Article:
The dial is glossy without being too shiny and does a very effective job of emulating the famous MilSub but changes it up with a date display at three o’clock. Dial text is minimal and the overall look is balanced with good proportions between the dial, hands and bezel sizing. The signed crown at three o’clock is quite large, easy to grip and has a very solid feel both in actuating the hands or date feature and when being screwed back into place. Between the bracelet, case finishing, bezel and crown, the quality of the 44mm Deep is as good as anything I’ve seen at this price point. I would have no problem recommending the Raven 44mm Deep to anyone who prefers a large watch and likes the idea of an indirect homage. The case thickness and weight is too much for my personal preferences, but the build quality is undeniable. It is important to note that while I tend to prefer watches a bit smaller and lighter than the 44mm Deep, it is by no means the largest watch in this segment and I did not find it to be cumbersome or difficult to wear, just don’t expect it to fit under most sleeves.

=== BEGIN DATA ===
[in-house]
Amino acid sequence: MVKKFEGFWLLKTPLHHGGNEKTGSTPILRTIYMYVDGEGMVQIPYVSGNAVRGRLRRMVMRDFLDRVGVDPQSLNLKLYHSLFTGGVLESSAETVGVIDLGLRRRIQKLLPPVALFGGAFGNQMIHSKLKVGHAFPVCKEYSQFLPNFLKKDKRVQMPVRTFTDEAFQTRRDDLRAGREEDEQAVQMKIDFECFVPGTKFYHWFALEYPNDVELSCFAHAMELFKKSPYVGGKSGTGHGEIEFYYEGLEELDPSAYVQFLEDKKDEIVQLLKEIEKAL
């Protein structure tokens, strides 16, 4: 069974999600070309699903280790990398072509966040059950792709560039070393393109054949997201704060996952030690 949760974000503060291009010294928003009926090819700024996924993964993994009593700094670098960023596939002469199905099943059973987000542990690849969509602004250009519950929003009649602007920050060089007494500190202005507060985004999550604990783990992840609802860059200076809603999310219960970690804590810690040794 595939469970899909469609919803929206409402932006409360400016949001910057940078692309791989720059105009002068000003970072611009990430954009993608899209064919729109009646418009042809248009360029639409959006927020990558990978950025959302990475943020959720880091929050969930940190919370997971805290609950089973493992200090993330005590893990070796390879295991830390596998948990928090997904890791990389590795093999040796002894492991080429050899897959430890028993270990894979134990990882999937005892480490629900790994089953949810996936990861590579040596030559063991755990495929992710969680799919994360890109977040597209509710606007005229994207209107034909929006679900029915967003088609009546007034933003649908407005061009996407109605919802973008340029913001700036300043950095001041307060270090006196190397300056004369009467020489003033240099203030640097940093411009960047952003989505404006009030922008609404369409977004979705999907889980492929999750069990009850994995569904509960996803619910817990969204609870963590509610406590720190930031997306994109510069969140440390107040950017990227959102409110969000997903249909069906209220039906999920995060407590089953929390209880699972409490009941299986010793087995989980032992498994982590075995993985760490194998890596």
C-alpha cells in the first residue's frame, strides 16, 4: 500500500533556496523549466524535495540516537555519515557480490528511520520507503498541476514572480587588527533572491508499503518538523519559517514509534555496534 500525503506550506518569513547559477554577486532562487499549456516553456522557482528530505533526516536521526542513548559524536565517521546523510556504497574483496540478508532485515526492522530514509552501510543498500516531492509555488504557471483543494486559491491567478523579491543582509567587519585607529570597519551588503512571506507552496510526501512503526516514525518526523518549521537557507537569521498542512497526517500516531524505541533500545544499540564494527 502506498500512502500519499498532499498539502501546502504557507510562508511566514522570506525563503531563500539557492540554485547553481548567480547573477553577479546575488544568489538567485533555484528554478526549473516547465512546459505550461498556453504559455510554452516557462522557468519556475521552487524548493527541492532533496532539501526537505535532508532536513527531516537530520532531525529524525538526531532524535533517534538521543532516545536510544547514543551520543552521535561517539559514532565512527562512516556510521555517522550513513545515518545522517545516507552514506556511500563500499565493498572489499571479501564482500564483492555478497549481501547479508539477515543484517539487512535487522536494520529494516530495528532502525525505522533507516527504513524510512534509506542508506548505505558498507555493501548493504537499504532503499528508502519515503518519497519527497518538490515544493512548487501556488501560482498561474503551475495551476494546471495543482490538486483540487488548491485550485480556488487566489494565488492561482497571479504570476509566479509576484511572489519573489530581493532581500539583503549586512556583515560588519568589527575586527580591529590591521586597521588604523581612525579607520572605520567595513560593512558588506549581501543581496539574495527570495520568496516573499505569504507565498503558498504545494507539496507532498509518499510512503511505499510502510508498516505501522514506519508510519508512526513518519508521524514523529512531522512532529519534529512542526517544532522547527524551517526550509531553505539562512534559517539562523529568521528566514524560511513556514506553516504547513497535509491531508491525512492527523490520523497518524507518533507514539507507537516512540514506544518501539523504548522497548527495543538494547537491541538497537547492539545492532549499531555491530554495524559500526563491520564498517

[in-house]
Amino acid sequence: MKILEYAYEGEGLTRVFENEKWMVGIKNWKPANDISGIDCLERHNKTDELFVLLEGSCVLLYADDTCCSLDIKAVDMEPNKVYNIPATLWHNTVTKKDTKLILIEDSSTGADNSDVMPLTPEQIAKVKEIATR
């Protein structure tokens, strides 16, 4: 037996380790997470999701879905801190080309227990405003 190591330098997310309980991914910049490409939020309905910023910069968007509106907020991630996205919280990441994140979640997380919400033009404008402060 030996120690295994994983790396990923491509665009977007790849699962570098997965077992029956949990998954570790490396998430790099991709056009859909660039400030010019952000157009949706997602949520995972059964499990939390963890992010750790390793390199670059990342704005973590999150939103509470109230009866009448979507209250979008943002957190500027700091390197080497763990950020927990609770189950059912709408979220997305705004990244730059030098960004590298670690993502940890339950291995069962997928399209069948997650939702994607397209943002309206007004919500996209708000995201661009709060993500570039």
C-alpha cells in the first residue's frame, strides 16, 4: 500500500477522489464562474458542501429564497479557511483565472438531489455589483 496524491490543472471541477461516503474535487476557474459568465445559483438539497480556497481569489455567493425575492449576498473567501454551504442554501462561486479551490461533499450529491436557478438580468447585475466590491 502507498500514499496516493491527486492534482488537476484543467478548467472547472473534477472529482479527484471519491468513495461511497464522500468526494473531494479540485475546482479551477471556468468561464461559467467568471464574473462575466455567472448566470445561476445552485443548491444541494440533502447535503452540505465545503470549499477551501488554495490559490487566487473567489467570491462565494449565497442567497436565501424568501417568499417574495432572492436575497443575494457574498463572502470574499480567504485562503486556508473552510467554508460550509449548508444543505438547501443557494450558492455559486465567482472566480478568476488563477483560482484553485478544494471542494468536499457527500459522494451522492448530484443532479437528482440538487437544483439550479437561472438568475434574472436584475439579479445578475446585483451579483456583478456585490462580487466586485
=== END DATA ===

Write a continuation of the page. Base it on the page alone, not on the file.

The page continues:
After wearing the 44mm Deep for a couple of weeks, I can report that I rather like it, it is not a clone nor would it pass as a specific Rolex if you changed the name on the dial. The 44mm Deep really is a modern and full sized spin on the MilSub and it offers something that Rolex does not and for a price that is more than competitive. While my stance on Sub clones and homages is at best apathetic, the 44mm Deep does make an intriguing case for a watch that emulates some elements, such as the dial design, while still trying to offer something different in the product as a whole. If, like me, you have trouble wearing a large and rather heavy diver as a day-to-day piece, sit tight as Raven is planning a 42mm iteration of the Deep series seen here.
The 44mm Deep is sold directly through Raven’s website for $700. At that price, it is in for some tough competition but I think that if you dig the look and prefer a larger watch, the 44mm Deep offers excellent value and a surprisingly composed wrist presence for well under $1000. An even remotely similar Rolex would cost you at least $7500 so watches like the 44mm Deep are offering a similar wrist presence at under 1/10th of the cost. Raven has been very successful with their previous models and the 44mm Deep simply offers the same quality, value and aesthetic but it has been tuned for someone who prefers a larger watch on their wrist. ravenwatches.com
>Model: 44mm Deep
>Price: $700 USD
>Size: 44 x 17.6mm (54mm lug to lug)
>Weight: 249g before sizing the bracelet
>Would reviewer personally wear it: No, too large for my wrist.
>Friend we’d recommend it to first: Anyone who prefers a big and heavy watch with a Rolex-y vibe.
>Best characteristic of watch: Great build quality for the asking price